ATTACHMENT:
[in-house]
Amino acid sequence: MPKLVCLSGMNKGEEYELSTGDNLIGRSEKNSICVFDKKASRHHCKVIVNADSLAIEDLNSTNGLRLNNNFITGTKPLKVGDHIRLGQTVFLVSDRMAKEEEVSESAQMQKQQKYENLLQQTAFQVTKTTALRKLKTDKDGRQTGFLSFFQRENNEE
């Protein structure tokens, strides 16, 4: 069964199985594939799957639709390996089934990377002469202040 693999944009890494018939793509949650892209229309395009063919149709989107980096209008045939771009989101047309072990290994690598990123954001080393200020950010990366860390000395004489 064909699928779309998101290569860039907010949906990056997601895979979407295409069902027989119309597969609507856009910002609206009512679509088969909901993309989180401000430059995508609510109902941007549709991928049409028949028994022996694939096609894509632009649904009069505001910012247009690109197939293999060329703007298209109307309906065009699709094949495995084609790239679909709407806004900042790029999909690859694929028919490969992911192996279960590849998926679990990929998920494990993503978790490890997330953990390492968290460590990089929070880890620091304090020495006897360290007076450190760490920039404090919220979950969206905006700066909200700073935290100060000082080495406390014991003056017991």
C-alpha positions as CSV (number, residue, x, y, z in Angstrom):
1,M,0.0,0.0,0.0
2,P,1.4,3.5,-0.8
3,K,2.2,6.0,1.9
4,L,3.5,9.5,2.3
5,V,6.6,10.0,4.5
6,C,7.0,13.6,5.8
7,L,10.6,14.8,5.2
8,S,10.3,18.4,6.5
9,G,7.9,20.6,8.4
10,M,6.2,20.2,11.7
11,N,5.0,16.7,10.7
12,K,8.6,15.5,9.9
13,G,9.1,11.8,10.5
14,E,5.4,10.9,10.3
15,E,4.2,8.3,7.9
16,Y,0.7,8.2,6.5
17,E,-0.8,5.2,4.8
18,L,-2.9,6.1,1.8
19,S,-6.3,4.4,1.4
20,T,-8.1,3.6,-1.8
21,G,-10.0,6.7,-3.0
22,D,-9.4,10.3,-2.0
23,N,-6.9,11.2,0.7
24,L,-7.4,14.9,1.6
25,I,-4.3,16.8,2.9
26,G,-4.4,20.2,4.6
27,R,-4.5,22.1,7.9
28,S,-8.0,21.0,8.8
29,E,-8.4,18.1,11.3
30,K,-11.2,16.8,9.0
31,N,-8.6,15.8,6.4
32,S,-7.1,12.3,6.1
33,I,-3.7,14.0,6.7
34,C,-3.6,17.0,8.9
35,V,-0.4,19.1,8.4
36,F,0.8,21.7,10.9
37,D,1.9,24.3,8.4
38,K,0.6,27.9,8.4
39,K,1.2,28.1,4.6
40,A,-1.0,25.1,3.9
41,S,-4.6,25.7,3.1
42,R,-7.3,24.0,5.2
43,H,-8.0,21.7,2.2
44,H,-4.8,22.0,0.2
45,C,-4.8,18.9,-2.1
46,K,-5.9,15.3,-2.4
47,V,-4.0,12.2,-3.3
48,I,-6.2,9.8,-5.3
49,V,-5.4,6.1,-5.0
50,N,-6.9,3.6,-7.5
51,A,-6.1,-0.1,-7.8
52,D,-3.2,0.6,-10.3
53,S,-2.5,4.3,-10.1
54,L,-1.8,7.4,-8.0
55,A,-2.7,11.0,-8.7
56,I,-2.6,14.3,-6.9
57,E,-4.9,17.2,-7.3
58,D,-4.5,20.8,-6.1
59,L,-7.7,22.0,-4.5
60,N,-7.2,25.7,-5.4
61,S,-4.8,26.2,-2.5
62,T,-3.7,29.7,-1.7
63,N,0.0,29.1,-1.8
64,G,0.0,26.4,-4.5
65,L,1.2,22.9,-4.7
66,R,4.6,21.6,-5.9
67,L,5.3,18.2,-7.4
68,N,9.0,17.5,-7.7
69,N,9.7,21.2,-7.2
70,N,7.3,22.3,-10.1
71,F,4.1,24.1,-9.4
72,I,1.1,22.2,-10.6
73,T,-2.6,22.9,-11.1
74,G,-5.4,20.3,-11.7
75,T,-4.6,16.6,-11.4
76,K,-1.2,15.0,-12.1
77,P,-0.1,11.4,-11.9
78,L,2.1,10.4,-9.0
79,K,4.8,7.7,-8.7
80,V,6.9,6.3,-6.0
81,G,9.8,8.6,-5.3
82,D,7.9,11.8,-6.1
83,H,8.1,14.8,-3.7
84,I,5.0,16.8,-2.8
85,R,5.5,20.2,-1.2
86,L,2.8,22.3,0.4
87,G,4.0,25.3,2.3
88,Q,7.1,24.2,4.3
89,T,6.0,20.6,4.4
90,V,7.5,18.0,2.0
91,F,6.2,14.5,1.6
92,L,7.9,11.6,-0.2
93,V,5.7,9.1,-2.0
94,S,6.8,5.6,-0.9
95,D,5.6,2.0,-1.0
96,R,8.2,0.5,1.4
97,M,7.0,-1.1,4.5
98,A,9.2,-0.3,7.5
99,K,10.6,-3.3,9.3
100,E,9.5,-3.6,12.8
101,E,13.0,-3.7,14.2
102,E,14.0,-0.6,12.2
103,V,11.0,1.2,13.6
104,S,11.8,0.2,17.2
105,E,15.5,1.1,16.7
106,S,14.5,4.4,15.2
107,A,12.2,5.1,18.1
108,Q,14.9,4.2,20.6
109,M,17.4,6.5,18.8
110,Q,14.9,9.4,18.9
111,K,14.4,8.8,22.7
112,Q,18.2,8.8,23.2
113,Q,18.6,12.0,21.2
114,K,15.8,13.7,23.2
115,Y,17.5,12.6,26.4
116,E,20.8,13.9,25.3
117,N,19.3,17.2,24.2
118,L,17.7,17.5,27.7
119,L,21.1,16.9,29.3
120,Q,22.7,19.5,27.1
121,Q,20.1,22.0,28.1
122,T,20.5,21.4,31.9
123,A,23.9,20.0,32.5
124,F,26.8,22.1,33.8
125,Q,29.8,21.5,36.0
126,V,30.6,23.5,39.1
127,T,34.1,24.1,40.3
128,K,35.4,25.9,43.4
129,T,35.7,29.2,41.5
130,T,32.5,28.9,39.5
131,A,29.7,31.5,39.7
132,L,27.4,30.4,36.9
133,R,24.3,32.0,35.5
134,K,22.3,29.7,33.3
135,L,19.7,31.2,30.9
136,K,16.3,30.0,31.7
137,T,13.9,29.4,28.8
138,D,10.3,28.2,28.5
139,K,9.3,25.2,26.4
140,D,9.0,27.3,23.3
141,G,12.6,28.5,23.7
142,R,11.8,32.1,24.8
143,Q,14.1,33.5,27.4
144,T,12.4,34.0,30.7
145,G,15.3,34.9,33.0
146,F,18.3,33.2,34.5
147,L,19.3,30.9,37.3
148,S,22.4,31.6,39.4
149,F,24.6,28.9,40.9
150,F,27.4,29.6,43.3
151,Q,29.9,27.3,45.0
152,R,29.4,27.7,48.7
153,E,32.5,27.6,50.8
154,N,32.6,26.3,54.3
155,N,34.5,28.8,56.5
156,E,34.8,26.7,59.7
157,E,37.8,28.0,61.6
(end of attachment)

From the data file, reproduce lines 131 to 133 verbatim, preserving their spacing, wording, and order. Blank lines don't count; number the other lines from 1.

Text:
127,T,34.1,24.1,40.3
128,K,35.4,25.9,43.4
129,T,35.7,29.2,41.5